Bigelow is a master of balancing action with personal, human moments in her films, especially in her most recent outings, The Hurt Lockerand Zero Dark Thirty.

Forbrydelsendoes this balancing act as well, but the third season, which recently aired in Britain, may have struck the perfect mix.

Once again, Sarah Lund is facing a life change. She is coming up on 25 years of service and preparing for a transfer to OSHA, a career change which would probably take her out of police work (the details of her new job are never discussed and conclusions are left up to the viewer.) While investigating the murder of a sailor, Sarah is partnered with an officer from Special Branch, Mathias Borch.

Through the arrival of Borch, the audience finds out more about Lund's past. Lund and Borch attended the police academy together and dated during this time. Not only is Lund forced to partner with a former lover, but she's trying to repair her relationship with her son, Mark, who now has a girlfriend.

After Mark blows off dinner plans with her, Lund sees him and his (unbeknownst to her) pregnant girlfriend at a train station during a crucial moment in the investigation. The third series portrays Lund as more emotionally vulnerable, but in the end, her work and need for justice still define the character. (No spoilers here.)

Another Scandinavian show with a strong female lead is Broen/Bron (The Bridge). The show is set in Copenhagen, Denmark and Malmo, Sweden. It follows the police investigation after a dead body is discovered on the bridge connecting the two countries.

Saga Noren, a Swedish police officer, must work together with Martin Rohde, from Denmark. (Each character speaks in his or her native language.)

Saga, although a good investigator, is categorized by her co-workers as being a little “different”. Martin quickly becomes aware of this. Saga is blunt in her answers and doesn't understand why Martin is curious about the personal details of her life. “It's what partners do. They talk,” he explains.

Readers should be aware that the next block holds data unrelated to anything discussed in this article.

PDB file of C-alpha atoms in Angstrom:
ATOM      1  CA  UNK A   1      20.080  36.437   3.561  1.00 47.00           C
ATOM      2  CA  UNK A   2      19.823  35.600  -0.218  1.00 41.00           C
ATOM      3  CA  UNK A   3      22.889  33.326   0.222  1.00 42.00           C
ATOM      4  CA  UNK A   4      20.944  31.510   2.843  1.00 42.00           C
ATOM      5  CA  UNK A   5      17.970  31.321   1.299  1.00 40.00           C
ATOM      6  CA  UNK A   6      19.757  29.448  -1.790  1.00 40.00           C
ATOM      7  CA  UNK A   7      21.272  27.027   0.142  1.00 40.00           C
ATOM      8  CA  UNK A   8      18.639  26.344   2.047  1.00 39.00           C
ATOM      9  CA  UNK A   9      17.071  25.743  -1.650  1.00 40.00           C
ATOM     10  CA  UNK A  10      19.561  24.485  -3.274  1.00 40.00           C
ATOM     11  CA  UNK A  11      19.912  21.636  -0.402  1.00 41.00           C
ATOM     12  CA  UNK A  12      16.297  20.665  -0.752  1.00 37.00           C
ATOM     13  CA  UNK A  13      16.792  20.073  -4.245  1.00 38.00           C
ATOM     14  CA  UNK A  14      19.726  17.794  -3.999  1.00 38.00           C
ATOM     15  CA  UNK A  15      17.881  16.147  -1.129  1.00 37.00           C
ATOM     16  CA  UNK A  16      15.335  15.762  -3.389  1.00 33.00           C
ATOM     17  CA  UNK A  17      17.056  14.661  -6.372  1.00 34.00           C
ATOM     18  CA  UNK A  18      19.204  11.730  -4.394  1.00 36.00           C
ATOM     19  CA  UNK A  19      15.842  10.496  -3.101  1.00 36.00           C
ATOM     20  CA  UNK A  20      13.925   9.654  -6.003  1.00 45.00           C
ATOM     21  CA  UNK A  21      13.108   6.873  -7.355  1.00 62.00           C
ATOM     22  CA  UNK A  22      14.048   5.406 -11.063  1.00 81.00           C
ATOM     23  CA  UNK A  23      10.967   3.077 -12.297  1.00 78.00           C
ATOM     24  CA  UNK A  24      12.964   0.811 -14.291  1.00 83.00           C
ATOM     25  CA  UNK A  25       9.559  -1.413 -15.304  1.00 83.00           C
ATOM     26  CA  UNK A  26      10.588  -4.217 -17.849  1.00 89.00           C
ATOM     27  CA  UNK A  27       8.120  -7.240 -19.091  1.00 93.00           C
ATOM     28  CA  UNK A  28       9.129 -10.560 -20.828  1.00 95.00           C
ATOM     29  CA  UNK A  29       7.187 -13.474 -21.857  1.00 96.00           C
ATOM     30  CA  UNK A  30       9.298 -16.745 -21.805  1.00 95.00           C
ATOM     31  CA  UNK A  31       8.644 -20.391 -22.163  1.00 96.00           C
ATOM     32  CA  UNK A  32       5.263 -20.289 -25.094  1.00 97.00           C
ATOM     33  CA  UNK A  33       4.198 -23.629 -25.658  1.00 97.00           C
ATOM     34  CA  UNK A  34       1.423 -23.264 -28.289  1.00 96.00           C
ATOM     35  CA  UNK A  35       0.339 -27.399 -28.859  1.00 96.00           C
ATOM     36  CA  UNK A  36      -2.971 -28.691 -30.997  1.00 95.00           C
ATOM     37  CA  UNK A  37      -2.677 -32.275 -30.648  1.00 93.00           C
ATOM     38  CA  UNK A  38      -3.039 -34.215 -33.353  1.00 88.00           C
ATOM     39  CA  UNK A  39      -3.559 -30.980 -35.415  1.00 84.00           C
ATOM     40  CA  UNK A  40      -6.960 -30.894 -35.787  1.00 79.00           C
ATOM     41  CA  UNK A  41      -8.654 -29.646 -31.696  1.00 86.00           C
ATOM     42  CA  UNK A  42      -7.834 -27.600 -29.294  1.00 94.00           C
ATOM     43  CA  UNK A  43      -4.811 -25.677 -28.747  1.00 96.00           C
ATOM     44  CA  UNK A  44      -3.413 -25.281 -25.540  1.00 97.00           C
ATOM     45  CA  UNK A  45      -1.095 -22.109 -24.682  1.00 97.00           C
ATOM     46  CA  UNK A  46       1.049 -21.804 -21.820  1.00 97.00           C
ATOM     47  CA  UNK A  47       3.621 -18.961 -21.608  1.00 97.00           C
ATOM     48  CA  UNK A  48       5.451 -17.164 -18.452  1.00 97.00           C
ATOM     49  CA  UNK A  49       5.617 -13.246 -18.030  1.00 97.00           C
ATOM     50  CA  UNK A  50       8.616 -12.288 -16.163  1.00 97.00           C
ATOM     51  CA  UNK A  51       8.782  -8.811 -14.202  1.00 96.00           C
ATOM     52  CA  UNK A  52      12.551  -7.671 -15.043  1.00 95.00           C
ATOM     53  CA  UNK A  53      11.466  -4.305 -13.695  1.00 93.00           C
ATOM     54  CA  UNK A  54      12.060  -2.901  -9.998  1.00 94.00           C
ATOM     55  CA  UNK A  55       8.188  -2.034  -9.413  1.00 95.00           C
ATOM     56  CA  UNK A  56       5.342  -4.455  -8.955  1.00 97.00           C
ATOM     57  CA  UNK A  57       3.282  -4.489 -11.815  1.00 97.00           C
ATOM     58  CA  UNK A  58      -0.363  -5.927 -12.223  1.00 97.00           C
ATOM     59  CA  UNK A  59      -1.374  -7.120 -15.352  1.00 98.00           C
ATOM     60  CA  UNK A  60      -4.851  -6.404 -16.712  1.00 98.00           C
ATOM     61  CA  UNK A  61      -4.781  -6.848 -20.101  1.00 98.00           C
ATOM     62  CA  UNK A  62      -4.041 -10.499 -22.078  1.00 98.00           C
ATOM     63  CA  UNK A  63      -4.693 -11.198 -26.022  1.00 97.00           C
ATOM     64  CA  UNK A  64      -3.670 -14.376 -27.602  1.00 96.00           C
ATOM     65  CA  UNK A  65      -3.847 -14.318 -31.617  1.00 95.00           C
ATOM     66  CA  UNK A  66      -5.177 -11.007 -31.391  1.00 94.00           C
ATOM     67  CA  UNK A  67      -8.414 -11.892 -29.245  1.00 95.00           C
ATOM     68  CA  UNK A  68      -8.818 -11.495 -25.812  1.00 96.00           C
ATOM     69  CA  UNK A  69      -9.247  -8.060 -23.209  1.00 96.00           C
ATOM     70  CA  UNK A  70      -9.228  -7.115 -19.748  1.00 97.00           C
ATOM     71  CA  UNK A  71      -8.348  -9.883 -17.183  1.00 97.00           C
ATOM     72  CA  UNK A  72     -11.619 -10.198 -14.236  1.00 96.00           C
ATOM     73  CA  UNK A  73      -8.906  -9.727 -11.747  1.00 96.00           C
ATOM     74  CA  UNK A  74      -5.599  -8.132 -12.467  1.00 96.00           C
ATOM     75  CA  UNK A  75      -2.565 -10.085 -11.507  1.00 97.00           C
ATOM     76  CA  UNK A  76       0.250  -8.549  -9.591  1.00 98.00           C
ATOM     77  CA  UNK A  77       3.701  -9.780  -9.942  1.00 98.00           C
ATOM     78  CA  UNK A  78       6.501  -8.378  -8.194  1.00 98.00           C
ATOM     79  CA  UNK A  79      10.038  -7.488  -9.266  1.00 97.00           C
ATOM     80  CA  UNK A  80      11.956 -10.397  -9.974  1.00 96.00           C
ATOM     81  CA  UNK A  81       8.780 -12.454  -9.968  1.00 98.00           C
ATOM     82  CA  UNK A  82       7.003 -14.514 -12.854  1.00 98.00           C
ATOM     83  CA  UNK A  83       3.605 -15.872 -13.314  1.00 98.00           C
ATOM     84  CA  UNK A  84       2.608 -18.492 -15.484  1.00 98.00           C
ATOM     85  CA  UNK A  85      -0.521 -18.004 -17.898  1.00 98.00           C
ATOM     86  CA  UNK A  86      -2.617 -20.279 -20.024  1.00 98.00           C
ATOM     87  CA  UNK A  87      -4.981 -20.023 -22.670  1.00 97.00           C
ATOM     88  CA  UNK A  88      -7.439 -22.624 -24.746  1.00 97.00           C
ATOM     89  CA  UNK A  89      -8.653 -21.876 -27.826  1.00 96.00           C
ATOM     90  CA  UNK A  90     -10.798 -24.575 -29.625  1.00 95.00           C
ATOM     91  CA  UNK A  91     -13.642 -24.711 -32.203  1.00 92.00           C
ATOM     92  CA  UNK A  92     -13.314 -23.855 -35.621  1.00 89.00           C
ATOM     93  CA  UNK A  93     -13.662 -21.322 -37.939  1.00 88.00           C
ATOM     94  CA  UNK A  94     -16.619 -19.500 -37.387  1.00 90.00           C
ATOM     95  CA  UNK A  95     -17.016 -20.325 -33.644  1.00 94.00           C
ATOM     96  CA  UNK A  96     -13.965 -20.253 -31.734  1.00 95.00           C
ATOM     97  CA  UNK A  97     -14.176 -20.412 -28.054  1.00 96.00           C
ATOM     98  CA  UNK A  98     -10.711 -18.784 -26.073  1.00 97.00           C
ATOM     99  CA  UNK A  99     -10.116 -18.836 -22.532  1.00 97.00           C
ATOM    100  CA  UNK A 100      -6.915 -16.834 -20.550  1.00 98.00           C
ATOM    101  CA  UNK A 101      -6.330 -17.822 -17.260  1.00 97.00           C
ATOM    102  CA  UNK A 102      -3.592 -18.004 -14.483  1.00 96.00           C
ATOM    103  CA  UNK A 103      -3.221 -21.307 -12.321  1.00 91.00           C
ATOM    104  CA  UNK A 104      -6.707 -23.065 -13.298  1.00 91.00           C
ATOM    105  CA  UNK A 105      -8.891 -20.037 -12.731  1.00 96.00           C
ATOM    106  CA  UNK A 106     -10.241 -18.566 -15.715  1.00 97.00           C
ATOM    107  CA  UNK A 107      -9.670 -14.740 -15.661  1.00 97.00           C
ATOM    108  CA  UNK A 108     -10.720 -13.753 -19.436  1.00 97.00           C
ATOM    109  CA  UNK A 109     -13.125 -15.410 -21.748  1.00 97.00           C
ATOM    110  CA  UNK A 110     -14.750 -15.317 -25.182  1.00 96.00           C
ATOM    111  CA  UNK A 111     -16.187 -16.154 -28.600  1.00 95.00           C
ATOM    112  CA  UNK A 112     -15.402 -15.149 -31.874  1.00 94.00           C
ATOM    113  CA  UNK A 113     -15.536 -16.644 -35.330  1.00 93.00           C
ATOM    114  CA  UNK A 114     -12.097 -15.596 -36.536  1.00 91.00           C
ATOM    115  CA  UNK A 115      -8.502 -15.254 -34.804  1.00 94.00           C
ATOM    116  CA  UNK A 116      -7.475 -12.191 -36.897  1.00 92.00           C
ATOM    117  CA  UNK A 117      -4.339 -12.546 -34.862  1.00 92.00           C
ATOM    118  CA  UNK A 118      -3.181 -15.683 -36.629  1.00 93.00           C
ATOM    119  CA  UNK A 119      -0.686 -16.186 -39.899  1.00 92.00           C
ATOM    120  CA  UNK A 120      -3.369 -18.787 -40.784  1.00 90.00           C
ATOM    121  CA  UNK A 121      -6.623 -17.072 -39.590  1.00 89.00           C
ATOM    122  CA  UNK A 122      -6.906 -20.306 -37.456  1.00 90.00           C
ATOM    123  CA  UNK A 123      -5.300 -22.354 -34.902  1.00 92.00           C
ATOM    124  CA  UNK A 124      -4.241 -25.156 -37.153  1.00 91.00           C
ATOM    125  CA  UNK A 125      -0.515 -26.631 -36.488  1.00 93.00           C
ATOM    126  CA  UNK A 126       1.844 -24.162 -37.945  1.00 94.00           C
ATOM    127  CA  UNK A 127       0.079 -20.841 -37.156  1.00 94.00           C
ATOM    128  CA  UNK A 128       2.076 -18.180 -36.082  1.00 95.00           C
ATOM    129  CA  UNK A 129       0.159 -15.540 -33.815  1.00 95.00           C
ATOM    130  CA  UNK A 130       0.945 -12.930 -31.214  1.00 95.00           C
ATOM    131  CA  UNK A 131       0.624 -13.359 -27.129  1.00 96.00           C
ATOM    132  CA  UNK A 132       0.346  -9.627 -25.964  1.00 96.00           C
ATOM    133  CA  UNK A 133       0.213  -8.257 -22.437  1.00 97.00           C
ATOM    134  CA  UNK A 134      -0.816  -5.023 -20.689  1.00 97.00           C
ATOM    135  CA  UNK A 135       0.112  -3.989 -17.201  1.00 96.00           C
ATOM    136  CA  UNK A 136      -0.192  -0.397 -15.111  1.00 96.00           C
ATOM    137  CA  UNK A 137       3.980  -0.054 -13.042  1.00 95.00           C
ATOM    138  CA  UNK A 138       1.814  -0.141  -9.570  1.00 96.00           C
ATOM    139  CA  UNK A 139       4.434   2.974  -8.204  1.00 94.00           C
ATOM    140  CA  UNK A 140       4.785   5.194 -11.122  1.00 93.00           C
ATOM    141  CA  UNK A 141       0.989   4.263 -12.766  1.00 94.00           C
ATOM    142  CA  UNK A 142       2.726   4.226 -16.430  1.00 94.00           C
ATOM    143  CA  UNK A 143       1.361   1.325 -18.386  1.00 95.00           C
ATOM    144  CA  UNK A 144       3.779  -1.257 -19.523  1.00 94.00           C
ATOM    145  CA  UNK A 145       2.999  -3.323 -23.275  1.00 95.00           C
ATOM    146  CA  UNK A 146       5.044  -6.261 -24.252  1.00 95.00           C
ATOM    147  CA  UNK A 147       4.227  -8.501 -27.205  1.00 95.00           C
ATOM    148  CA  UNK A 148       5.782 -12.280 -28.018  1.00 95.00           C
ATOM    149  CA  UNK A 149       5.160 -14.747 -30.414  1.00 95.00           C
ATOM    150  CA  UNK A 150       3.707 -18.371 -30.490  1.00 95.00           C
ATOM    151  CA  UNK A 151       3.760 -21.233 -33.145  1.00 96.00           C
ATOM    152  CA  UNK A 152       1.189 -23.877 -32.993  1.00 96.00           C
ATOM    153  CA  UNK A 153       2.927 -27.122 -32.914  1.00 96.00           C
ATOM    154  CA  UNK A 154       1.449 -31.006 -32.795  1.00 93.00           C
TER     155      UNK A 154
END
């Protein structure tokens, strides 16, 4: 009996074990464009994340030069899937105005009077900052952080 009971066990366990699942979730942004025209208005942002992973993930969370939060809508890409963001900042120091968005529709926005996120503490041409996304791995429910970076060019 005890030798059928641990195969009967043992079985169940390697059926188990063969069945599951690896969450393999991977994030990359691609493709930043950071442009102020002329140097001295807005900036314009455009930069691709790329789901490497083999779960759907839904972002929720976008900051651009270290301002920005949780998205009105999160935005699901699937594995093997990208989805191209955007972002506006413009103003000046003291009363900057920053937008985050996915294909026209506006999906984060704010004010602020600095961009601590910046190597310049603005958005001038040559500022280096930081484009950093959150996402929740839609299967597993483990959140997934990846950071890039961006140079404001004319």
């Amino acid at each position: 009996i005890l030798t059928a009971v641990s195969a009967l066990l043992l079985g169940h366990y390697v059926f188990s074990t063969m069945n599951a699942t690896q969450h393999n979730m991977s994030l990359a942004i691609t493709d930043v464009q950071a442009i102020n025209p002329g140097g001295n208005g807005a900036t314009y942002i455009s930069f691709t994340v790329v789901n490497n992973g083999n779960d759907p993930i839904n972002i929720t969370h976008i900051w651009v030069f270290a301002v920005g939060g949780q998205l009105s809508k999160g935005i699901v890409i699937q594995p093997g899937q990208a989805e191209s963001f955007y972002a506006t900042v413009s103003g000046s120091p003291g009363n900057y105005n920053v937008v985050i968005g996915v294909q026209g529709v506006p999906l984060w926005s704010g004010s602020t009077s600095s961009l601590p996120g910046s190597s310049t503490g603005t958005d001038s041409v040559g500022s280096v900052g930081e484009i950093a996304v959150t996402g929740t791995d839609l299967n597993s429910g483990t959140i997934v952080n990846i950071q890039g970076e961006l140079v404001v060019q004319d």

While her devotion to her work is the same as Sarah Lund's, Saga's quirky qualities make her quite different from Lund. Her personality quirks make her a fun character to watch and likeable in an unique way.

Saga's actions seem to imply she has symptoms of Asperger's, which results in difficulty in picking up on social cues or understanding what other people may be feeling emotionally. Her relationship with Martin seems beneficial to her, because he is not afraid to point out her lack of social graces, and although she seems unfazed by his comments, by the end of the series, we see Saga trying to be more sensitive to others.

Both series are also commendable for their plot twists and high tension moments throughout the investigation, as well as the excellent cinematography.

Much like the crossover of The Killing to the States, the popularity of Broen/Bronhas not gone unnoticed by British or American TV executives. There have been announcements that a joint production between France and Britain is planned, The Tunnel, which will have the murder occur in the middle of the Channel Tunnel. FX developed the series to take place in the U.S and Mexico, between El Paso and Juarez. Diane Kruger is slated to star.

Maybe introducing versions of Sarah Lund and Saga Noren to American audiences will start to expand audience's perceptions of women and what female characters can do and be.